Having a draft written also diminished the effects of having to reschedule meetings.  I HATED rescheduling, but on the few occasions where it was absolutely necessary, it did not impact me significantly because I already had the draft written and distributed to the parent.  I used any extra time to talk to the parent some more, making sure everything was okay and it was just the way they wanted it.

It took some SERIOUS arm twisting to get an advanced draft this year, even though it should have been completed 2 months ago.  And what I got was something that was barely written at all, with no mastery or goals and objectives.  This means that this is going to be a very long and drawn-out meeting because we have to hammer out goals and objectives.  Fortunately I had already done some work on a few that I wanted, but I’m seeing some other concerns that have come up that will have to be addressed.

I’m going to challenge all special education teachers to set a goal to get their IEP drafts completed 5 days in advance of the meeting and get them in the hands of the parents at least 3 days ahead of time.  Of course it is a little late for most of you this year, but if you take the 5 day challenge I guarantee you will lower your own stress as well as the stress level of the parents.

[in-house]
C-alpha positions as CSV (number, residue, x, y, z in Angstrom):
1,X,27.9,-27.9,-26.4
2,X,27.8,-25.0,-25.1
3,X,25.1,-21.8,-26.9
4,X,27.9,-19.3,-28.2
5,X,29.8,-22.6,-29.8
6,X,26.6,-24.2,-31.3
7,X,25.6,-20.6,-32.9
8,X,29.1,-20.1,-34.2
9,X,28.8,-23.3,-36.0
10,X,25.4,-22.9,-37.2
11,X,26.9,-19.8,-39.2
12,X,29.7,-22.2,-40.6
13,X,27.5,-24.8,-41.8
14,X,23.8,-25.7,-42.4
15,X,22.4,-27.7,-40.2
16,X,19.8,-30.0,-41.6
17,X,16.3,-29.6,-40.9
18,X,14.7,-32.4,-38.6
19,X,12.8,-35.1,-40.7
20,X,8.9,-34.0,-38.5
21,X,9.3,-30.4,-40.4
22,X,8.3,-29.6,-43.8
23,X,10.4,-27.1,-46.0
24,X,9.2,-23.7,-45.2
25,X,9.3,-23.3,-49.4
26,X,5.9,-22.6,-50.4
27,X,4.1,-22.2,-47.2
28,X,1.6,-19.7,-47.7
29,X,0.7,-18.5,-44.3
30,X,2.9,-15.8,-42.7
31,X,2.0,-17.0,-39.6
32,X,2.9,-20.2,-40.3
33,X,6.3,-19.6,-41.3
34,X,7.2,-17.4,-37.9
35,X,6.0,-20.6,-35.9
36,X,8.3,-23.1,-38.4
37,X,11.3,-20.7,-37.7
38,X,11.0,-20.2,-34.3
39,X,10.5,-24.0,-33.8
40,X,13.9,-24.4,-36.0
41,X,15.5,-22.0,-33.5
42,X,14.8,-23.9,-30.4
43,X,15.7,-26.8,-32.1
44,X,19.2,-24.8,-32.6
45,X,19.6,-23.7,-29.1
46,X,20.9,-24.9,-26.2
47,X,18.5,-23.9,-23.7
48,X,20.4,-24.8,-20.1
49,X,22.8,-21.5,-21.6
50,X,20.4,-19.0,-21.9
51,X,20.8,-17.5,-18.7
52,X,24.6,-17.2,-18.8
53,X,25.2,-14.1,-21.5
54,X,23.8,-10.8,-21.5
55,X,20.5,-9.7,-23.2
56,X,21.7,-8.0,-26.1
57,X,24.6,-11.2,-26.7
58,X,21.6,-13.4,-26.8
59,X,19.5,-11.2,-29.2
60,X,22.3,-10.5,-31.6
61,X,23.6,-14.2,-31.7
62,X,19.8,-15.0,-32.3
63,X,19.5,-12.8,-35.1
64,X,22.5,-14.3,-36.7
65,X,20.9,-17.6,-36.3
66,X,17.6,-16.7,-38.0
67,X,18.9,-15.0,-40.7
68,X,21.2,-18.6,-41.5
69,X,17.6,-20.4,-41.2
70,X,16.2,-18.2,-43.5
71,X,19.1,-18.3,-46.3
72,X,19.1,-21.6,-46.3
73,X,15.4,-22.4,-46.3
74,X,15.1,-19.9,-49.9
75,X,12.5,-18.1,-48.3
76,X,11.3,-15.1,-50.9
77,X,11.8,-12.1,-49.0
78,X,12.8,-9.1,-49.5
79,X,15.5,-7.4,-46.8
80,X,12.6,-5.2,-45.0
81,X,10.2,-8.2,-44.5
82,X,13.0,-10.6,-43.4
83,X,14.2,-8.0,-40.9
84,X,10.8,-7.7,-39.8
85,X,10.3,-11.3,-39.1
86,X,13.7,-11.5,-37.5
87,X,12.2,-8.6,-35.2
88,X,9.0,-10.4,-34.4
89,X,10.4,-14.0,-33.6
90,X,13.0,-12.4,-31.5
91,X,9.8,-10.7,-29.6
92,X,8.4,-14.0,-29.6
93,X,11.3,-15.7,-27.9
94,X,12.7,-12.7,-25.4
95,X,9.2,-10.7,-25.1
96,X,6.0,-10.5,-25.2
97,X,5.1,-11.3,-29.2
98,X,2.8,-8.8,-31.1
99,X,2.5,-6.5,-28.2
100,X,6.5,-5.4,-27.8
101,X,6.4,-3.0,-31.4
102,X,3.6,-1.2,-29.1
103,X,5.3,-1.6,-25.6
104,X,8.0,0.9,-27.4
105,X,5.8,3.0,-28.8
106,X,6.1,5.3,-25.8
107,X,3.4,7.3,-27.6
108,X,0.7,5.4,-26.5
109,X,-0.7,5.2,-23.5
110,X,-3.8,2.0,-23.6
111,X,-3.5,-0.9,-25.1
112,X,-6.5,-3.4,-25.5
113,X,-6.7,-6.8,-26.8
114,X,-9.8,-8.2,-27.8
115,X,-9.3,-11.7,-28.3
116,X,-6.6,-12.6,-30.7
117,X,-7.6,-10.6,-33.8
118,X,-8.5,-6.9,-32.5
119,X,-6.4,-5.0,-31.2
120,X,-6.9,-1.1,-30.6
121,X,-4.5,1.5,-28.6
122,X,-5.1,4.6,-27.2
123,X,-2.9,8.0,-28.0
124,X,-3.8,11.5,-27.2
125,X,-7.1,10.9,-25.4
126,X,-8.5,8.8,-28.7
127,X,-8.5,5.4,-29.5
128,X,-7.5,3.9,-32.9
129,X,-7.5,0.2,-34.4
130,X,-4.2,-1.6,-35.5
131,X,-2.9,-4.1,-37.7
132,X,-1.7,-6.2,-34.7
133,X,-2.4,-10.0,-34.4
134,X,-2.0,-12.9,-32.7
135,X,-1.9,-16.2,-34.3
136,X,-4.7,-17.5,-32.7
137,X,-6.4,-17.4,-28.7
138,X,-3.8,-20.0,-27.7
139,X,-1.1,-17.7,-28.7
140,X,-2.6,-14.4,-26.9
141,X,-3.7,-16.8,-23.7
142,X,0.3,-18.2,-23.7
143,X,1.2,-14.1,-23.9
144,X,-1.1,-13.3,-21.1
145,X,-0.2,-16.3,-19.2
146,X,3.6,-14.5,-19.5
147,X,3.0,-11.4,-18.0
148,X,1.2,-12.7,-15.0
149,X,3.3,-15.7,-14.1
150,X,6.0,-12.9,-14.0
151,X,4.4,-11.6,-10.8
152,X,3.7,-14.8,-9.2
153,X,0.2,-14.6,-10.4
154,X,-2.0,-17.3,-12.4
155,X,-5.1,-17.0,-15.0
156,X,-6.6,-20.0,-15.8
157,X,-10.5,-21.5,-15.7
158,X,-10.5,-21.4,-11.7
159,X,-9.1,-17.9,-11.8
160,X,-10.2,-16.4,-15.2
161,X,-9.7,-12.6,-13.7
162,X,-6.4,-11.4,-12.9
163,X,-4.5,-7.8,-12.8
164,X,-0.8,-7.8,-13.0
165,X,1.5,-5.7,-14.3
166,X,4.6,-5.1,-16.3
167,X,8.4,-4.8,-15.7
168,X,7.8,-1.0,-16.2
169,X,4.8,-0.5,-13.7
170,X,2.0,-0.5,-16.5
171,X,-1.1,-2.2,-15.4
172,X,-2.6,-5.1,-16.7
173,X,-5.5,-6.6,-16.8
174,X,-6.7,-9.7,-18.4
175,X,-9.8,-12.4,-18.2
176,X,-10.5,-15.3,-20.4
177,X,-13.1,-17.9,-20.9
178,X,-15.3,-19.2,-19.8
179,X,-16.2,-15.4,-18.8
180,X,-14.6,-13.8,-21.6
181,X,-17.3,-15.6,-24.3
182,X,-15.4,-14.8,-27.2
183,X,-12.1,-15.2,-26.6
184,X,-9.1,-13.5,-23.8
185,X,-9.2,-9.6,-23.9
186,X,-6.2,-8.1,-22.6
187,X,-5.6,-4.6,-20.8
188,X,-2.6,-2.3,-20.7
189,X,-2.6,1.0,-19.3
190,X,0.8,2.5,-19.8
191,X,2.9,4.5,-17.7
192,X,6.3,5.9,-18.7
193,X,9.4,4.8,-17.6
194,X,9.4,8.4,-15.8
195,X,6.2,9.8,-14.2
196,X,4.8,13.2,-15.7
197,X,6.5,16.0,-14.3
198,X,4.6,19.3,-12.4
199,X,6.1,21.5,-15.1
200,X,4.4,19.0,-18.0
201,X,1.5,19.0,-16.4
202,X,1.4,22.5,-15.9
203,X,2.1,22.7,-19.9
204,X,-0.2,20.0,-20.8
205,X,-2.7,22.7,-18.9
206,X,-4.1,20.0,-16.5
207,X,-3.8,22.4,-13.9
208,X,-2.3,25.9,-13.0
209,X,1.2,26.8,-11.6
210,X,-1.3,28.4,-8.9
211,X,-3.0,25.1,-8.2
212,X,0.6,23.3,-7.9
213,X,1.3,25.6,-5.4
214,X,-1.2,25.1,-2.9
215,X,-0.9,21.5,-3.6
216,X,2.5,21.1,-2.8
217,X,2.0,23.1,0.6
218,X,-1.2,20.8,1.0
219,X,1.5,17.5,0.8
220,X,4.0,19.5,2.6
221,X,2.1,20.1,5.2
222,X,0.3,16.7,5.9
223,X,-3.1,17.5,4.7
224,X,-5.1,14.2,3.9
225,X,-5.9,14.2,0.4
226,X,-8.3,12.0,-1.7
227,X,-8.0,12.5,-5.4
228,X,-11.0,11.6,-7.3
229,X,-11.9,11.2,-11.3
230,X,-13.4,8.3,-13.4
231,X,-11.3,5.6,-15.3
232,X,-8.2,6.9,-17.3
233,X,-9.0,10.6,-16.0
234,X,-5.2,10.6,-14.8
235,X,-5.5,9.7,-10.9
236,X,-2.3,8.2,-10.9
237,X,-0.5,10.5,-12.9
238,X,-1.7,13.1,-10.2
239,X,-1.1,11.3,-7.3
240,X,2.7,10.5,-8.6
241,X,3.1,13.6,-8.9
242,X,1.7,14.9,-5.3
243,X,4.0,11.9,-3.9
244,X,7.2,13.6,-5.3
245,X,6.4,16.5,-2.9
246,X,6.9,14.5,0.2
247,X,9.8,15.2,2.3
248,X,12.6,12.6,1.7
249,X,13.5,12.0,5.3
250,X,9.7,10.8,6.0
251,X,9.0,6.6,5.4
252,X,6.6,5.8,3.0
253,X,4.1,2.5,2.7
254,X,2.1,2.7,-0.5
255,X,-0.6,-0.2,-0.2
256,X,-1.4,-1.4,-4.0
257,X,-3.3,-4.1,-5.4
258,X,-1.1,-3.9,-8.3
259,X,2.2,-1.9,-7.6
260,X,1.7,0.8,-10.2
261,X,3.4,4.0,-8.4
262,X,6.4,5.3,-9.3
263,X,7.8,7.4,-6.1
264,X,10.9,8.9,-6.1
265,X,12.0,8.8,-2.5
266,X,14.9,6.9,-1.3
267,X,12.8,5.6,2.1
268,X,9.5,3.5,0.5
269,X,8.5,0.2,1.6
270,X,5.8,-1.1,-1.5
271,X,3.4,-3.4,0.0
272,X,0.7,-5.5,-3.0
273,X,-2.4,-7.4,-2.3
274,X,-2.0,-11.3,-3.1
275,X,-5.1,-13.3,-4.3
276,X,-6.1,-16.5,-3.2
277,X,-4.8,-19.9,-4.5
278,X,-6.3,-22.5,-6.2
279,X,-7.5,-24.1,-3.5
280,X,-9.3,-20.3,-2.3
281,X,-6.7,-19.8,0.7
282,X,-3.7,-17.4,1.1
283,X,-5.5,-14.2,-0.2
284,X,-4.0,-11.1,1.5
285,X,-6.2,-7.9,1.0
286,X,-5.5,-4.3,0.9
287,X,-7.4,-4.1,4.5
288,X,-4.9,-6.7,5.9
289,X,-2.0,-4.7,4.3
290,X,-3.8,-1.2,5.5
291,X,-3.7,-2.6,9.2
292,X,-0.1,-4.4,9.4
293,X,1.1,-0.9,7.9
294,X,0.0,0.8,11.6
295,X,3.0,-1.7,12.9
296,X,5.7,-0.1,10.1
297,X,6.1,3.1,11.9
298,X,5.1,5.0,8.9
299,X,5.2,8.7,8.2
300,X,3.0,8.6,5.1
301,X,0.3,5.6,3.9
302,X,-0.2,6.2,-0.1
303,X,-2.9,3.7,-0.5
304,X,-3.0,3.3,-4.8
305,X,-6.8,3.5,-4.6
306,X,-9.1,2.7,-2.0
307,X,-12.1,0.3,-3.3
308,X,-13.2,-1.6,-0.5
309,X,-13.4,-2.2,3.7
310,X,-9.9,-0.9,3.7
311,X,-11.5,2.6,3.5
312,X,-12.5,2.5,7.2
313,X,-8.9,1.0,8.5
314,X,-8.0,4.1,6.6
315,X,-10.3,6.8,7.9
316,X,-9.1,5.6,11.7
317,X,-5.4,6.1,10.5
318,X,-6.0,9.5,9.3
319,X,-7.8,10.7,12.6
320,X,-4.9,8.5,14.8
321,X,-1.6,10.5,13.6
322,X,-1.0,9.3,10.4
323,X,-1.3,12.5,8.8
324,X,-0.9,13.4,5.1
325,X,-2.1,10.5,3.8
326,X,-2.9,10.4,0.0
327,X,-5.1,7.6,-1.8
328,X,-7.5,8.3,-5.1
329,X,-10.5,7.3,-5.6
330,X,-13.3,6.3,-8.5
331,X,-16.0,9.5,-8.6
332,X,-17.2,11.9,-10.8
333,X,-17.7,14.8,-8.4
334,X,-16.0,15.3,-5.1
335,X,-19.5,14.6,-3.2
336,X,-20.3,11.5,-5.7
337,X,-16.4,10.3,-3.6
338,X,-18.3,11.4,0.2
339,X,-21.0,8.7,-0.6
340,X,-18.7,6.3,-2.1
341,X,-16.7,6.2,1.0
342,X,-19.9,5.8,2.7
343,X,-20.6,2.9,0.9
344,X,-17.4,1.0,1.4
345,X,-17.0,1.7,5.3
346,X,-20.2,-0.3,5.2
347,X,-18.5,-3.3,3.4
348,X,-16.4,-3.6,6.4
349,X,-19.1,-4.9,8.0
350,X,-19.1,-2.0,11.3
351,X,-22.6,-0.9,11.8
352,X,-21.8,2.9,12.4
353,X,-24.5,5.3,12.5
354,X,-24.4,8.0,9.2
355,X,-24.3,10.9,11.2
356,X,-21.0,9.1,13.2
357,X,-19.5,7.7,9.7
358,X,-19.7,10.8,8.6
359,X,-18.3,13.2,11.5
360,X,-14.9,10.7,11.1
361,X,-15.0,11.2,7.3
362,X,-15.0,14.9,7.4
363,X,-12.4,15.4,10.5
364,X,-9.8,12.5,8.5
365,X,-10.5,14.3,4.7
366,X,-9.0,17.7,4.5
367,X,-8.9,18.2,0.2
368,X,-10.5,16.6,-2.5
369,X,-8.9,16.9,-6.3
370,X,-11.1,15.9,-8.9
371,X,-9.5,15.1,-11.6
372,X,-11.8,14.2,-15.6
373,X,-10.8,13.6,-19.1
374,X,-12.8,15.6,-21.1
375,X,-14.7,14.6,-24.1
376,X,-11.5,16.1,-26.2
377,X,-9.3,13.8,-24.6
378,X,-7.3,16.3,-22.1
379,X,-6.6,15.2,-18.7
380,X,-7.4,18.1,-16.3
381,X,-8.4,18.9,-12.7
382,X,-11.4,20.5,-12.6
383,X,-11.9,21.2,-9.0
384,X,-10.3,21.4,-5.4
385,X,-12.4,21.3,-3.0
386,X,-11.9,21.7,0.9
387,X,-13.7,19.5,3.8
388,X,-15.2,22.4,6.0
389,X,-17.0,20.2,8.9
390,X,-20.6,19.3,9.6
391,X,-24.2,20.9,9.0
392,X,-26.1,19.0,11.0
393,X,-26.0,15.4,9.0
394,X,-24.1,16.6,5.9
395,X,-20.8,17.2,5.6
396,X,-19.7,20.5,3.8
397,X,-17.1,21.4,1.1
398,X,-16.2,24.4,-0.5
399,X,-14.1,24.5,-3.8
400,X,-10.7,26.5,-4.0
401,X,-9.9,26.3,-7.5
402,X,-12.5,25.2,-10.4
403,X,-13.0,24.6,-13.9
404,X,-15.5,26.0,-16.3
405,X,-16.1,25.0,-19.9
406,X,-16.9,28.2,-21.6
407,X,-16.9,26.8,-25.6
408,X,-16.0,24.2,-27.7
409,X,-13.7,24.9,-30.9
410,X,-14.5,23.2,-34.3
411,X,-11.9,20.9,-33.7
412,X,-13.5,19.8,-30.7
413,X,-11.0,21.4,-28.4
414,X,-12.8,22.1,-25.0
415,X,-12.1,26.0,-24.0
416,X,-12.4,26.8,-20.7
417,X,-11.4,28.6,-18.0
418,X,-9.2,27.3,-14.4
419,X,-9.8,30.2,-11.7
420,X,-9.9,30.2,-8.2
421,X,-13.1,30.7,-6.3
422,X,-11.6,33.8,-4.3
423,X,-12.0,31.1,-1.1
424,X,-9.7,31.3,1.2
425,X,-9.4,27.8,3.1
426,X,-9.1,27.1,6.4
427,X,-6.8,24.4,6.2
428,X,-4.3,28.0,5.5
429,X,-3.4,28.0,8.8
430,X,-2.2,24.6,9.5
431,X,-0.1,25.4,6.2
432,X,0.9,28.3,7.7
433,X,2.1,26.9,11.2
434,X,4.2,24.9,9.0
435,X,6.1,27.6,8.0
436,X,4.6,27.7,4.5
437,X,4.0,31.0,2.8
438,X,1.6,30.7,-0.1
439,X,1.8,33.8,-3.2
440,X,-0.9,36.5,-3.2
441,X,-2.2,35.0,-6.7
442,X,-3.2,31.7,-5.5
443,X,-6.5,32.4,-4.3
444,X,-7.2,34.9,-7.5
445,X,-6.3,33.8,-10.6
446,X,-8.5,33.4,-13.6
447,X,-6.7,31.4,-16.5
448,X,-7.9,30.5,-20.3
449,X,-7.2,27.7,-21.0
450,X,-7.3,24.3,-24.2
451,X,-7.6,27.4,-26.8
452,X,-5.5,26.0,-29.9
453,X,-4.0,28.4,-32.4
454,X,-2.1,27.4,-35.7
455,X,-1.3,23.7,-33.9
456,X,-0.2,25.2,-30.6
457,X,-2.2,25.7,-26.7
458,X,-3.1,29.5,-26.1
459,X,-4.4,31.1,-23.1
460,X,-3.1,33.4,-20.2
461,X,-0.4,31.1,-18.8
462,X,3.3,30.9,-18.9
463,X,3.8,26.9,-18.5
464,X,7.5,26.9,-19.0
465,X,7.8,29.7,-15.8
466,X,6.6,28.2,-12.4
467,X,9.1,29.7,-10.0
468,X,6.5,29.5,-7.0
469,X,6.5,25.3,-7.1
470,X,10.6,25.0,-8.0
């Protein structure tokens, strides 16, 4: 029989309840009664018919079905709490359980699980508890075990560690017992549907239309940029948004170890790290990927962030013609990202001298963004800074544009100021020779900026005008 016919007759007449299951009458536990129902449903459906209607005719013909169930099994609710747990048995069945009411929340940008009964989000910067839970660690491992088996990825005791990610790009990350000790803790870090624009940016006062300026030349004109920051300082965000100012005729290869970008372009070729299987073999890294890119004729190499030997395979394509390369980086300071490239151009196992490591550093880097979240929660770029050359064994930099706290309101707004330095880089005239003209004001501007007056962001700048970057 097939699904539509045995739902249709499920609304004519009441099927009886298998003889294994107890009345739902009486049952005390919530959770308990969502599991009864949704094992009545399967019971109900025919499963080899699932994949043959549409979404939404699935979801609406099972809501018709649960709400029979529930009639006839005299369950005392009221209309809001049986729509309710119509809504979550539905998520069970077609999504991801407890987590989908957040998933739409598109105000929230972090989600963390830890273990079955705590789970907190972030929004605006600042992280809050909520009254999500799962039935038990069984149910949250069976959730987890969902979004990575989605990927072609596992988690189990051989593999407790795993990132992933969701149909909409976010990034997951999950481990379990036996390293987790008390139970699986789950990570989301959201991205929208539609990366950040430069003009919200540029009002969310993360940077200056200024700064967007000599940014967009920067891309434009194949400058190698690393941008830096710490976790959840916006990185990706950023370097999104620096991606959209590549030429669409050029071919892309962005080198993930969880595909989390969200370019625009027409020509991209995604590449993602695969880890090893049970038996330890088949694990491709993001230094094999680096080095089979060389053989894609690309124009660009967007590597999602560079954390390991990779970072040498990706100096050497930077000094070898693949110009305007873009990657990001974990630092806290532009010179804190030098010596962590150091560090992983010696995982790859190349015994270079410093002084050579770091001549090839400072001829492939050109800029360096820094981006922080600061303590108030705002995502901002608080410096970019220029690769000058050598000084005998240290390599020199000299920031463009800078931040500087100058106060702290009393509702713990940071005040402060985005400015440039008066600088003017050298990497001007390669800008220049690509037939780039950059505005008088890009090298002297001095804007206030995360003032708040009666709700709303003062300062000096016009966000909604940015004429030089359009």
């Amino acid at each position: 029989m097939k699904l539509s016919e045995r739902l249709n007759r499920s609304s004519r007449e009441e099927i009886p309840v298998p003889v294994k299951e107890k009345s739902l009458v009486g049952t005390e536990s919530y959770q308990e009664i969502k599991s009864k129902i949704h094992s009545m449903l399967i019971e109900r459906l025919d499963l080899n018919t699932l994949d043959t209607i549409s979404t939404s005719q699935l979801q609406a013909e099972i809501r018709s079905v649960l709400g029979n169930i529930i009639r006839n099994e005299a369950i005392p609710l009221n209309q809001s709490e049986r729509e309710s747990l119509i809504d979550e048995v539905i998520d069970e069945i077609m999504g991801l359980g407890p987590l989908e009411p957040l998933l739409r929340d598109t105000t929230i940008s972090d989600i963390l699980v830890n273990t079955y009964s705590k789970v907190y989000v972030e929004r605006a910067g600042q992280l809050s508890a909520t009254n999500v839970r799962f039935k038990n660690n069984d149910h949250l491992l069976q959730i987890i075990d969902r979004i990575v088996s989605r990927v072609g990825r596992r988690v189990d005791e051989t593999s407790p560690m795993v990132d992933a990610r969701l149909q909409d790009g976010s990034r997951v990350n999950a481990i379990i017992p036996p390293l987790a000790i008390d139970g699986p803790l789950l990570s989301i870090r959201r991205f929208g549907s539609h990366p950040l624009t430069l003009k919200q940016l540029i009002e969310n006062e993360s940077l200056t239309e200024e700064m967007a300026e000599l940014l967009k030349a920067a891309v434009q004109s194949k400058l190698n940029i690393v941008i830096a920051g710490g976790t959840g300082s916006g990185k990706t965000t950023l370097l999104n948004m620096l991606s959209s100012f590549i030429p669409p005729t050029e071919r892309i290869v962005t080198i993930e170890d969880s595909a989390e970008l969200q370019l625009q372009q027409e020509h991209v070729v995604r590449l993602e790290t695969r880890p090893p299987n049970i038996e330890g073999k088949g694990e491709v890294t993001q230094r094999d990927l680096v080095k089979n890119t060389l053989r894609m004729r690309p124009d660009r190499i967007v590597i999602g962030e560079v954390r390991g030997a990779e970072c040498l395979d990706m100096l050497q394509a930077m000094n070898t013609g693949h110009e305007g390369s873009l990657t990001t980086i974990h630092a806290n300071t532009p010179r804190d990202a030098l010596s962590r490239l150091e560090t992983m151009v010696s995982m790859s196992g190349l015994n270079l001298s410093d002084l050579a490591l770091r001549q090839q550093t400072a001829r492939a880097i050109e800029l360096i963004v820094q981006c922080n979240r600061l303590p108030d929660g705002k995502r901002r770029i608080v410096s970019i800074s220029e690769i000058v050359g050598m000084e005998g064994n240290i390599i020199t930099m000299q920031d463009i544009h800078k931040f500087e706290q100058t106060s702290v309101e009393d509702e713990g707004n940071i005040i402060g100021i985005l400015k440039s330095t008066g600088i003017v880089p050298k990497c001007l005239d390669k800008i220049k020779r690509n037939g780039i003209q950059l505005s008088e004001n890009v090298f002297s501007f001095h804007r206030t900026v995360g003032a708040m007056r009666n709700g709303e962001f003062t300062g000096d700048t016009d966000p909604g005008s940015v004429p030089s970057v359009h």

It’s getting to be that time again…

27 Jan

Time to think about annual IEP reviews.  I know many teachers are still working on their GAA’s, but you need to be finishing those up and turning your sights on your next big thing which is IEP annual review season.

I don’t always agree with everything she posts, but Carol Sadler is definitely someone that is worth following on Facebook.  And she recently posted this:

Advocates Advice – We are quickly moving into “IEP Season”. Time to get your year end IEP meetings scheduled and on the books. Better to get scheduled in advance to make sure you have time to invite your help. Be sure to notify the school you will tape record the meeting and ask for a Draft copy of the IEP “that has been updated” with their proposed PLOP’s, accommodations and goals/objectives. Take the time to compare the Draft line by line to last year’s IEP to see what they changed and what they are proposing and make sure it is appropriate.

If you are a teacher and reading this, your hair might be turning a bit white or falling out.  Or you might be tempted to start pulling it out.  Let me tell you that what she is suggesting should be a matter of best practice for competent teachers.  Getting the meetings on the calendar early serves everyone well, and knowing who all is going to be attending will help secure a place that is big enough for everyone.

Tape recording the meeting (or using an mp3 recorder) is not a big deal.  If you are a teacher, bring your own to the meeting as well.  Both the parent and the district should be recording at the same time.  There is no presumption of privacy at these meetings, even though they are confidential.  You can’t podcast the meeting.  But by now teachers need to be getting used to being in the spotlight being recorded at any time, any where.  Transparency is our friend.  Stop being hostile to it, and open up your records, your mind, your intentions and your heart to the parents of the children you teach.  You might discover a wealth of rewards await you as the relationship transforms from confrontation to cooperation.